The first people to inhabit the area now known as Montana were members of nomadic tribes that supple-mented their diets with native plants and sustained their existence by hunting buffalo and other mammals. Following the buffalo herds, these first people crossed the Bering Strait from Asia approximately 12,000 years ago and over time migrated southward. Archaeologists have verified evidence of a thriving tribal culture established west of the Rocky Mountains more than 9,000 years ago.
Before the white man came west, Indian people roamed freely across this great land, following the gigantic buffalo herds that once covered the plains. For hundreds of years the native peoples relied on the buffalo for food, clothing and shelter. The bison was revered among the Indian Tribes as a bountiful gift from the Creator and were thus hunted with reverence and respect.
The area now known as Montana was inhabited by two major groups of Indian tribes. The Blackfeet, Cheyenne, Crow, Assiniboine, Atsina and Arapaho tribes lived on the south and eastern grassy plains. The rugged western mountains were the home of the Shoshone, Bannack, Kalispell, Flathead and Kootenai tribes. The Dakota, Sioux and the Nez Perce tribes entered Montana at times to hunt and dispatch war parties, but were not permanent residents of the State.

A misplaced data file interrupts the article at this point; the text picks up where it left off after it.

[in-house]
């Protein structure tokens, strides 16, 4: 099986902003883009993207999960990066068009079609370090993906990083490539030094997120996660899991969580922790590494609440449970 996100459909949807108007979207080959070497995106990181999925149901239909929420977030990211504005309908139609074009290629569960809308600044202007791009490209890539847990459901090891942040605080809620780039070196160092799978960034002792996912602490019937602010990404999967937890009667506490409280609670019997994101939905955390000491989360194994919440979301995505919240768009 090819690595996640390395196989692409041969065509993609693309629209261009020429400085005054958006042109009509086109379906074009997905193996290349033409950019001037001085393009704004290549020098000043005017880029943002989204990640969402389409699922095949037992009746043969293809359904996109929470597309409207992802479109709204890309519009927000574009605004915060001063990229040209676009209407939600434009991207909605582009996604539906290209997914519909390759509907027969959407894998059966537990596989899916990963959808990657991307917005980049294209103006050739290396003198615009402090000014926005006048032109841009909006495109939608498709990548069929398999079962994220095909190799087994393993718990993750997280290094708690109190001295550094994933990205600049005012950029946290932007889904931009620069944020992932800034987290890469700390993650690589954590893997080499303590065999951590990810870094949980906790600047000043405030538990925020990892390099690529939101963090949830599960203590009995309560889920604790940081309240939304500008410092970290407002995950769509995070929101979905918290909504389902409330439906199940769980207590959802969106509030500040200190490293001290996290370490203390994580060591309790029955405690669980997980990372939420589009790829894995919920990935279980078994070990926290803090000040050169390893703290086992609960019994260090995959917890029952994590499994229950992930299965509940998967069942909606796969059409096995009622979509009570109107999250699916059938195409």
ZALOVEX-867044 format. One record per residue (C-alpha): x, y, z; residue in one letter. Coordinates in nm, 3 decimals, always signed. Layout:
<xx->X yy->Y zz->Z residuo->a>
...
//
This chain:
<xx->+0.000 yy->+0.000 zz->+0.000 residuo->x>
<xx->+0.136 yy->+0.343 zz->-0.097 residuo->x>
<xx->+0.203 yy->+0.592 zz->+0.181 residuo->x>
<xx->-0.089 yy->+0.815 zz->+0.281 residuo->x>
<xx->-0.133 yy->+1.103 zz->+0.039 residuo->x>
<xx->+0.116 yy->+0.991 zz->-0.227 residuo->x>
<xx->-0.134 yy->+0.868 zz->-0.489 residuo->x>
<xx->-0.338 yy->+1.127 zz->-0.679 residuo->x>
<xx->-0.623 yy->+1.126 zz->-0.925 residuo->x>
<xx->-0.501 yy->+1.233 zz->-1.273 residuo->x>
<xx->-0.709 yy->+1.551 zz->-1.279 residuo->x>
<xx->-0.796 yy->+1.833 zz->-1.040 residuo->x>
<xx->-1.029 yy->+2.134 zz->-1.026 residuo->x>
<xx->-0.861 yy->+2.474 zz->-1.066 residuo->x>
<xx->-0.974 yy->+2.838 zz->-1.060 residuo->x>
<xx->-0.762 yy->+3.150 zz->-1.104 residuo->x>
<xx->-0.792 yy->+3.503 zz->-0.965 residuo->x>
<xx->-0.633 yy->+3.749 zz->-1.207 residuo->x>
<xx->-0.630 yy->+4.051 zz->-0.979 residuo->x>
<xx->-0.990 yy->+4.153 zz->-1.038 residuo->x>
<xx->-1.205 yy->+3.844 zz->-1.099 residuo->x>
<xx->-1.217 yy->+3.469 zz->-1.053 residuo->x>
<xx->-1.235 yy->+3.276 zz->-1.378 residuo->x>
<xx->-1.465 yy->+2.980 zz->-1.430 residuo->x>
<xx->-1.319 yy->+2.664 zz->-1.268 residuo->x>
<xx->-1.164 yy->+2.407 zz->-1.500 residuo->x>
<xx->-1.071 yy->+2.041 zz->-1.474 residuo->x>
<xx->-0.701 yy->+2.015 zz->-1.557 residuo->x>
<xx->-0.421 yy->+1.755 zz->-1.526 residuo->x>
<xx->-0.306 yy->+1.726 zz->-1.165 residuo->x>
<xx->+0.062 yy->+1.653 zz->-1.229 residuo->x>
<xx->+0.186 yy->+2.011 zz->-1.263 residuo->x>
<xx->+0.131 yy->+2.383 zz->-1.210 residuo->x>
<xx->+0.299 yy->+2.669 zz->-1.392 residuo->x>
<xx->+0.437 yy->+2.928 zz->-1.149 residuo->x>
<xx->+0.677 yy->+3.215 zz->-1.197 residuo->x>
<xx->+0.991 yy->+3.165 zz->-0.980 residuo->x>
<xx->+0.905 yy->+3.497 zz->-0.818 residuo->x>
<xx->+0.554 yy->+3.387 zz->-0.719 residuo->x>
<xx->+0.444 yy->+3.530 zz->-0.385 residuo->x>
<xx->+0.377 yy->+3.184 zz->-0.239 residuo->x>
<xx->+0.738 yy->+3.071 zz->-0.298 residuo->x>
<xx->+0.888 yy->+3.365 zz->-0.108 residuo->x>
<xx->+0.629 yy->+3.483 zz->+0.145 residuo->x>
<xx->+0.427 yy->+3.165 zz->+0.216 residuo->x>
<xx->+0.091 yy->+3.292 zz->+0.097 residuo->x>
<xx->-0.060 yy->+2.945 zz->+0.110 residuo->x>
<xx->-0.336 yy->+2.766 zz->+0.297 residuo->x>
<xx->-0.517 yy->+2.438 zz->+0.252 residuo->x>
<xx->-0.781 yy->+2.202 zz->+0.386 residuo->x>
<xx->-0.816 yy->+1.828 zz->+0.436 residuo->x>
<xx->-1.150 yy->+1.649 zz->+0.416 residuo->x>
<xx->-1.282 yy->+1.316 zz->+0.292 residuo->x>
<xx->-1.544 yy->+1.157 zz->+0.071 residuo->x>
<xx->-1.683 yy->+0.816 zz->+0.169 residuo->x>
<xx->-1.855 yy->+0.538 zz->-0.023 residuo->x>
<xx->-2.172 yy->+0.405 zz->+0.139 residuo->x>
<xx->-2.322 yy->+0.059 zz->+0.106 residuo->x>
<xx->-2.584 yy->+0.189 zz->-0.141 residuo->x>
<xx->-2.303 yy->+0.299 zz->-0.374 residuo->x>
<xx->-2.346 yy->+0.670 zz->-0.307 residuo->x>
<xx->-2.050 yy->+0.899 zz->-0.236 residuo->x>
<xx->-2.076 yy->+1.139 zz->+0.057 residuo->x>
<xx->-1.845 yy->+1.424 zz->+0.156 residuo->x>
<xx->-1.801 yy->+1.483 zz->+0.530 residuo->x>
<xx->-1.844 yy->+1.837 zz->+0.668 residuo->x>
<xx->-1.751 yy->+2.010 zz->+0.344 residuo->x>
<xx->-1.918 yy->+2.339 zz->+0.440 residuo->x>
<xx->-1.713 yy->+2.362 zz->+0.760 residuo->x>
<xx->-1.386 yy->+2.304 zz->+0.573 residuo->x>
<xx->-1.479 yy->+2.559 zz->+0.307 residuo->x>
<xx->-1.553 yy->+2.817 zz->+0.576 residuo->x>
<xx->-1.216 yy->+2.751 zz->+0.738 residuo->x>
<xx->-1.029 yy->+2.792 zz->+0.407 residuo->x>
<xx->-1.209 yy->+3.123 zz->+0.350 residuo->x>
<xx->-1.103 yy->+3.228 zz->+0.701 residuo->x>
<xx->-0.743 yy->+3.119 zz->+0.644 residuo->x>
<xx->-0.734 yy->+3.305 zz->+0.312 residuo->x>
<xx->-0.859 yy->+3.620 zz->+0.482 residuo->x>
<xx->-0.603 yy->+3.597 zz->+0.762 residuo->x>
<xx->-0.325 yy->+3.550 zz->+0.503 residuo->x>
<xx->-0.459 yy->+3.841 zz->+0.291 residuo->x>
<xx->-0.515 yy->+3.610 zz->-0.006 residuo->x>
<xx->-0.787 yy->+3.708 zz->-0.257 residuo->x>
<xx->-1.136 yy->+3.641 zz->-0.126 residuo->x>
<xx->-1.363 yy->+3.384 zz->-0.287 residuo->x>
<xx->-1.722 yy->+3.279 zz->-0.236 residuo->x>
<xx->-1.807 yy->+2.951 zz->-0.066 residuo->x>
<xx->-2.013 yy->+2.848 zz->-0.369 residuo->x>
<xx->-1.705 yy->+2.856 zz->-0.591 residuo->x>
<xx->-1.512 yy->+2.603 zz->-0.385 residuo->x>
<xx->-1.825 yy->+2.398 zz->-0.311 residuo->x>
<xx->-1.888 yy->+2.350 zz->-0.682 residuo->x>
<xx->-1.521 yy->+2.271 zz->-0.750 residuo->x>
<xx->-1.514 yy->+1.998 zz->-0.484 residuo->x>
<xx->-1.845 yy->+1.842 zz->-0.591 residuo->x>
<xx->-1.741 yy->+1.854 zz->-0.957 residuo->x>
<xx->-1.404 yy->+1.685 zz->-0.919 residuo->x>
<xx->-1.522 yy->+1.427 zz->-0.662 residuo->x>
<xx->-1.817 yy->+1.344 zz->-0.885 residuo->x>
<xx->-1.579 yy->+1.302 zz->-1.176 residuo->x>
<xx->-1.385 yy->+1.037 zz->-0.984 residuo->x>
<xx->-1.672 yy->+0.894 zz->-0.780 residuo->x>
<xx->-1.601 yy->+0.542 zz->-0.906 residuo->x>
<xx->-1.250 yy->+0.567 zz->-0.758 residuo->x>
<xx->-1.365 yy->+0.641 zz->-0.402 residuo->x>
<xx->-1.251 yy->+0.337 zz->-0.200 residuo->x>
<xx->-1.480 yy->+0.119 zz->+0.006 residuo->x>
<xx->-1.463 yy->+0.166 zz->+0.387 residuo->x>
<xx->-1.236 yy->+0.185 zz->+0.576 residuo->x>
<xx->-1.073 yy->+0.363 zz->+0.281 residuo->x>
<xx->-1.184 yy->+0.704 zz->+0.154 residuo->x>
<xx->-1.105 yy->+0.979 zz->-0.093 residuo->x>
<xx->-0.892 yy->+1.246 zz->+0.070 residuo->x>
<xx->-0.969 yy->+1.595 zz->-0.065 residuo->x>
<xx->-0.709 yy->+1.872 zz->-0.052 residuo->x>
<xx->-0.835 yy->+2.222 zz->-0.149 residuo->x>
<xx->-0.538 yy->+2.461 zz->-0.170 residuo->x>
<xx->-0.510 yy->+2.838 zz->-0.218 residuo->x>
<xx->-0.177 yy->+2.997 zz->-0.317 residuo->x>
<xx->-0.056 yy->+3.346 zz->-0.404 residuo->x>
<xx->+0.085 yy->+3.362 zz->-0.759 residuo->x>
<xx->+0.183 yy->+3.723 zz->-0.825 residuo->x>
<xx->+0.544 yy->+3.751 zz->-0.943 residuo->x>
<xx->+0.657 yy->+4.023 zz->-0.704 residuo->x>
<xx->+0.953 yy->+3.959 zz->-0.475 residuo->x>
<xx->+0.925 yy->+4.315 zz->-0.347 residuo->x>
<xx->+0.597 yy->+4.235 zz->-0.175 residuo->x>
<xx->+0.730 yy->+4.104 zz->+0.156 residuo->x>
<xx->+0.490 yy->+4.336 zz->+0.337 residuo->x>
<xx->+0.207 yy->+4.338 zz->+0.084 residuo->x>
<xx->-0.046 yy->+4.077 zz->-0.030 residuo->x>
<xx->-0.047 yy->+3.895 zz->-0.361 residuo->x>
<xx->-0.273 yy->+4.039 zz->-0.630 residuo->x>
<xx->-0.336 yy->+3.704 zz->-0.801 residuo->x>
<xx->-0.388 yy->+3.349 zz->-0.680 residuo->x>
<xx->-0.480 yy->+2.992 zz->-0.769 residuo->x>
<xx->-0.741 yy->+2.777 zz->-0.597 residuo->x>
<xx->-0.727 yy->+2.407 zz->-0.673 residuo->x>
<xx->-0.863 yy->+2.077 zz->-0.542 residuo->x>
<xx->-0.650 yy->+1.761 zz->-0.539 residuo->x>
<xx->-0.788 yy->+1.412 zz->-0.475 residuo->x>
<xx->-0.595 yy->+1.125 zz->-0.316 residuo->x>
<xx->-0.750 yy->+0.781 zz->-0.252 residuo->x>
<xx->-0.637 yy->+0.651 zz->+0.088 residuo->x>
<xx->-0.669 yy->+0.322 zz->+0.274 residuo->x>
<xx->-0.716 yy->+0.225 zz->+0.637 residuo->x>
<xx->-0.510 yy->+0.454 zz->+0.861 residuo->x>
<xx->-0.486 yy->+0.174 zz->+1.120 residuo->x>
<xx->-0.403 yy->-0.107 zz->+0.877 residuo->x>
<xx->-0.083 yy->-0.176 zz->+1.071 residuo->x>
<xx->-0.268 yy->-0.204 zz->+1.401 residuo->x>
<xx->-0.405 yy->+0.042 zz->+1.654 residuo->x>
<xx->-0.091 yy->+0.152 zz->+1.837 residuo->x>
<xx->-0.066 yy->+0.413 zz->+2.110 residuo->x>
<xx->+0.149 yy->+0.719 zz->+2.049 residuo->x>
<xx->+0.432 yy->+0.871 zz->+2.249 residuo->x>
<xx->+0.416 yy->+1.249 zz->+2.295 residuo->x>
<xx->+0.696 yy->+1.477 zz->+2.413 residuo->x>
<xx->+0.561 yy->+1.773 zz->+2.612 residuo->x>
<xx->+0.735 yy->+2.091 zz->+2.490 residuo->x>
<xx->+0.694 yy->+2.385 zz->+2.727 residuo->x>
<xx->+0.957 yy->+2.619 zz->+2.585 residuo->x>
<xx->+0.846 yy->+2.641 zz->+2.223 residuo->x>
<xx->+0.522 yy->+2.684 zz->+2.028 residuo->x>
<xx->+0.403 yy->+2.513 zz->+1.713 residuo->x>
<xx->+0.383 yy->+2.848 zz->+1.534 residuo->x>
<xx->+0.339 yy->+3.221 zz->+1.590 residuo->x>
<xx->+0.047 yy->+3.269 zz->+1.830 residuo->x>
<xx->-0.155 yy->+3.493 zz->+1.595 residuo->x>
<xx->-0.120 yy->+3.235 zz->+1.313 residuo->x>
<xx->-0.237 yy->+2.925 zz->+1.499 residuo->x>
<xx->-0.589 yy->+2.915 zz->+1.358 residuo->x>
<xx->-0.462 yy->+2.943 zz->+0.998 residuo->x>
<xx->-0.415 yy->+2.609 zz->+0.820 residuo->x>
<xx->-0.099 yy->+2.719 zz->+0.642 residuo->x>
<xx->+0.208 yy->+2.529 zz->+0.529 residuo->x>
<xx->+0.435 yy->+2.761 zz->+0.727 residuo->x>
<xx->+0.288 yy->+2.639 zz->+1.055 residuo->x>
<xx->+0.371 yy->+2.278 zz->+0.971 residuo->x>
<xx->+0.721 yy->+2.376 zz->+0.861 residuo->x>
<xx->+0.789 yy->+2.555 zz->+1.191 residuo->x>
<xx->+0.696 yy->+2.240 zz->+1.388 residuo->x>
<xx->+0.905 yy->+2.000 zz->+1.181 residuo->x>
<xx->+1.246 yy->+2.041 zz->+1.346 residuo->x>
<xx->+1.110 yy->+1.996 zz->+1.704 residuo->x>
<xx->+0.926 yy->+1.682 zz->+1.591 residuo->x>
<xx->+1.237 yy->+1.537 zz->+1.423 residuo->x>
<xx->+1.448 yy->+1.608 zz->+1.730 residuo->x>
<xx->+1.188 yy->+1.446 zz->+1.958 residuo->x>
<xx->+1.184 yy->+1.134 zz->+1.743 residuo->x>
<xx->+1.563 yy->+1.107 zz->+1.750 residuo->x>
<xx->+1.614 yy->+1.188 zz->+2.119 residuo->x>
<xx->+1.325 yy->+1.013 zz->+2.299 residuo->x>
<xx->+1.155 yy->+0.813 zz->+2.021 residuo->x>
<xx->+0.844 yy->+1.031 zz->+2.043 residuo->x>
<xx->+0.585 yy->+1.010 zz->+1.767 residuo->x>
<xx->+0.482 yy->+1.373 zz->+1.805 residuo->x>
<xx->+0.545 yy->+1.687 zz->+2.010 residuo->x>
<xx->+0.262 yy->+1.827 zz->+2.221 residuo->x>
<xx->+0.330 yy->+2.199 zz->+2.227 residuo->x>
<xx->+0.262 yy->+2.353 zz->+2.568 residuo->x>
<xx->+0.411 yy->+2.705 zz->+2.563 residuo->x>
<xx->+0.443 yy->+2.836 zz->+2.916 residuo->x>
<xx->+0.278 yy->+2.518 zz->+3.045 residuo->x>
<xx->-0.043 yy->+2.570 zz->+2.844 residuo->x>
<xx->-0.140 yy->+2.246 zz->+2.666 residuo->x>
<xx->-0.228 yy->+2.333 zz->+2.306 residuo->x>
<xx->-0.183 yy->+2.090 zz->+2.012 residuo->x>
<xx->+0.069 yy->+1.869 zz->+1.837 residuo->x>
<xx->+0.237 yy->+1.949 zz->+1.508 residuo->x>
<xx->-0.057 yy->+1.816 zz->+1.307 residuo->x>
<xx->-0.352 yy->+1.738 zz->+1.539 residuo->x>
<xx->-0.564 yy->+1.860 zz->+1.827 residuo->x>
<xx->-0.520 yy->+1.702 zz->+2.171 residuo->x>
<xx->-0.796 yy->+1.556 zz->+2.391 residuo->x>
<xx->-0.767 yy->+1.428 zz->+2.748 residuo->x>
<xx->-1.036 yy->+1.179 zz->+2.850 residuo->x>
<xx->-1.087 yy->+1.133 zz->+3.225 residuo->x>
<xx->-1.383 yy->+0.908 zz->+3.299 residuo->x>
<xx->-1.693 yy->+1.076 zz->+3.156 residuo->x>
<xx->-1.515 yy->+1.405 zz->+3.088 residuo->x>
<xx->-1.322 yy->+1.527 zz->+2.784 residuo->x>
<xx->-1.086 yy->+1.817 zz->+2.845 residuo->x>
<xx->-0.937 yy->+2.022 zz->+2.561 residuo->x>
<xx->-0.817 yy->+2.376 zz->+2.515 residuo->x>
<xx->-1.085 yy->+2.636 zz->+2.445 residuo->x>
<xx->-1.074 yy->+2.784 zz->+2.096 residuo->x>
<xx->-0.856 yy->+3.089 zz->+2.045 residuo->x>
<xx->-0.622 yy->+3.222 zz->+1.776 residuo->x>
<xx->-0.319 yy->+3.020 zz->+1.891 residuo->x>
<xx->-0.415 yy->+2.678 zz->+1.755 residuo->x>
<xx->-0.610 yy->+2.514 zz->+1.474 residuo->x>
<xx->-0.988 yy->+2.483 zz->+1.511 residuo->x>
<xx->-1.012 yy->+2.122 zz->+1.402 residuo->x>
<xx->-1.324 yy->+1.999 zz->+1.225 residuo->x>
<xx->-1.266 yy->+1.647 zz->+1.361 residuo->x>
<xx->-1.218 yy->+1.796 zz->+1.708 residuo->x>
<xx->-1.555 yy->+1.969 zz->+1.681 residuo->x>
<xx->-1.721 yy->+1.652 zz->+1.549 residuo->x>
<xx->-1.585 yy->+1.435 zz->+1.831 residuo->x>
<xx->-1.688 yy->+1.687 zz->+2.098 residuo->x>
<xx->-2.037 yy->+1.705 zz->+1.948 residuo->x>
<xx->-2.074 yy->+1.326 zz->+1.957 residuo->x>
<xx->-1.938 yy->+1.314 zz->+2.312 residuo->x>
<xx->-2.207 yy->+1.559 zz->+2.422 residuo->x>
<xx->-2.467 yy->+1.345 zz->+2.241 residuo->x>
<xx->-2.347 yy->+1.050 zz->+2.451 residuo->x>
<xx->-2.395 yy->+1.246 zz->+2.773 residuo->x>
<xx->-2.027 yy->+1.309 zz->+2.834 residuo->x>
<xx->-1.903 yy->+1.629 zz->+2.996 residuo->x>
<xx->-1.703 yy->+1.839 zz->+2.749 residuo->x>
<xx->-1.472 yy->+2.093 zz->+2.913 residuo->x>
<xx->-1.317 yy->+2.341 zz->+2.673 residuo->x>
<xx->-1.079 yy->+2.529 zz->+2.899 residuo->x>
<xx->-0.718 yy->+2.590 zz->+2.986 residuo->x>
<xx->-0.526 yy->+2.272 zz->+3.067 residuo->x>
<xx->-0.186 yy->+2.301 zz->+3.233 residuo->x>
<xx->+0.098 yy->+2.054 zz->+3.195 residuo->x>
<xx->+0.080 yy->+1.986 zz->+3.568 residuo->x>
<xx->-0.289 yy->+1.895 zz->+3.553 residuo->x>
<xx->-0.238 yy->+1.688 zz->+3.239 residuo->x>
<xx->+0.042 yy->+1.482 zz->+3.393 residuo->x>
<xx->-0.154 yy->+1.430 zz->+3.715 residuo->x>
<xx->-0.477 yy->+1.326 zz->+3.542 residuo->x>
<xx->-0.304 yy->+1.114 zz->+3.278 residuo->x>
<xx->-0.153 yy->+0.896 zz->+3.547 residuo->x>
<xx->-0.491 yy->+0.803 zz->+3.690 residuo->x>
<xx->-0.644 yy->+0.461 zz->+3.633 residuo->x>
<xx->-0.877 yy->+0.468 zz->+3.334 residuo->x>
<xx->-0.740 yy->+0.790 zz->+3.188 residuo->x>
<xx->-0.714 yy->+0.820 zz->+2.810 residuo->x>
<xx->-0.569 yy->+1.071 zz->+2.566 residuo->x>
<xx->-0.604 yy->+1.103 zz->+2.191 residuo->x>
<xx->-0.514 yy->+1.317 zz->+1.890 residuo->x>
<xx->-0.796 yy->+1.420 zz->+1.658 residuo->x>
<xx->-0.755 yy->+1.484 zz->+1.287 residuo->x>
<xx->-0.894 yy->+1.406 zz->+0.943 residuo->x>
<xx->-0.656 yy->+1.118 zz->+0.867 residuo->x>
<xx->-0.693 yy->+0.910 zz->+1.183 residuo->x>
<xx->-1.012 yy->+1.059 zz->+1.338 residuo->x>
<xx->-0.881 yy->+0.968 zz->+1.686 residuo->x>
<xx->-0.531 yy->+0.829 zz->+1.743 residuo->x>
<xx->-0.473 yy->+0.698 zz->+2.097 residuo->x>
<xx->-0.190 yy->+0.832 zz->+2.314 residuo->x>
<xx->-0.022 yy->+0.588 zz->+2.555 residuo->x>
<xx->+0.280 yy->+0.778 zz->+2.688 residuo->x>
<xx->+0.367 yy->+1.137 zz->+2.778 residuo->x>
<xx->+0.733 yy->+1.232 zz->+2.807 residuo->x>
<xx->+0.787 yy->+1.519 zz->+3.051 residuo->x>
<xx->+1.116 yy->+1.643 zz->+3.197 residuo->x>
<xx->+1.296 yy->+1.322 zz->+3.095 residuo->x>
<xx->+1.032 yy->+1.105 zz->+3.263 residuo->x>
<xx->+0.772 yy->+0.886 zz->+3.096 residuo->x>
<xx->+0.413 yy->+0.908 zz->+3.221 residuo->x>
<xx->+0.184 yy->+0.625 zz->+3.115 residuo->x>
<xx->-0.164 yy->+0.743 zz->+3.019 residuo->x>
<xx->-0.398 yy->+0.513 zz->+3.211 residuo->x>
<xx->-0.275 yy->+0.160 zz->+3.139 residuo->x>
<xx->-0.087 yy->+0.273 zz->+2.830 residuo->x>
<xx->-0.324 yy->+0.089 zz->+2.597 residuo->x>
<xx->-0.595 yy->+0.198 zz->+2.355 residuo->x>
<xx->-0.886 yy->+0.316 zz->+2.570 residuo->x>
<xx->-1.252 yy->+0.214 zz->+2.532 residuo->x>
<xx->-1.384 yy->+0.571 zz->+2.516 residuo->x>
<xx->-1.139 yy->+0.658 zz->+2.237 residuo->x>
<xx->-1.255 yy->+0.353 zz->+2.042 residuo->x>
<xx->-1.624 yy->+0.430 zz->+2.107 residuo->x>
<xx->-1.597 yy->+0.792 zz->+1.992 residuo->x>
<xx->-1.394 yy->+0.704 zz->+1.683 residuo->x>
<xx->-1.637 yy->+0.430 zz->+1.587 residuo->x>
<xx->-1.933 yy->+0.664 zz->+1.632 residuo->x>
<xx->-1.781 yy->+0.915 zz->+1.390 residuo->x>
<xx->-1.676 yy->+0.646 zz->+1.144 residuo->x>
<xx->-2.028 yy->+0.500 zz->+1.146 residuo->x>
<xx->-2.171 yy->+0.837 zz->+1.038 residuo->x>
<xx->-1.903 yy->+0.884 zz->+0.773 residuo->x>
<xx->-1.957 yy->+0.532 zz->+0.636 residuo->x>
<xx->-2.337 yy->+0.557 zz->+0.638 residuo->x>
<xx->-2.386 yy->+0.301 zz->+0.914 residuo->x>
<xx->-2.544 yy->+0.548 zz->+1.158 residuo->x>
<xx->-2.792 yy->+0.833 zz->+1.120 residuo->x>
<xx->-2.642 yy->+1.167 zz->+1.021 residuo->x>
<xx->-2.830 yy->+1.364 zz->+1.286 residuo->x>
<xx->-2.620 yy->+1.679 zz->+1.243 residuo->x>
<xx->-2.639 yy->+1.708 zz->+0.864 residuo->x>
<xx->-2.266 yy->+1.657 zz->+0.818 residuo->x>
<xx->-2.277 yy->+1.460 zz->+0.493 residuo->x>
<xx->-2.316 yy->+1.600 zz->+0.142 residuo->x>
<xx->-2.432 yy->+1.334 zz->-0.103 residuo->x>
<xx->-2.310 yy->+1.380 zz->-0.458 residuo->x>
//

With the arrival of the Lewis and Clark Expedition in the first decade of the 19th century, the traditional way of life of Montana Indians became increasingly threatened. By the mid-1880's, the federal government began to deal formally with the tribes, entering into treaties that assigned tribes to certain designated areas and obligated them to respect the land boundaries of their neighbors. However, the mining "booms" of the 1860's fractured these fragile arrangements as miners rushed into the lucrative gold fields that often lay adjacent to or within the designated tribal lands. These new "settlers" demanded federal protection, thus beginning the garrisoning of Montana and the eventual forced relocation of the tribes to smaller and smaller reservations.
The combination of "tribal" and "nation" best encapsulates essential aspects of both the historical and contemporary identity of Indian communities in Montana. There are nine principal tribal groups living on seven reservations in Montana. Three of the reservations are inhabited by more than one tribal group.
The Confederated Salish, Pend d'Oreille and Kootenai share the Flathead Reservation; the Gros Ventre and Assiniboine co-habit the Fort Belknap Reservation; and the Assiniboine and Sioux both reside on the Fort Peck Reservation. In each of these cases, the reservation population consists of diverse fragments of larger tribal nations. For example, there are 33 bands of Assiniboine Indians, two of which are represented on the Fort Peck Reservation, where each of the seven primary bands of the Sioux nation are also represented.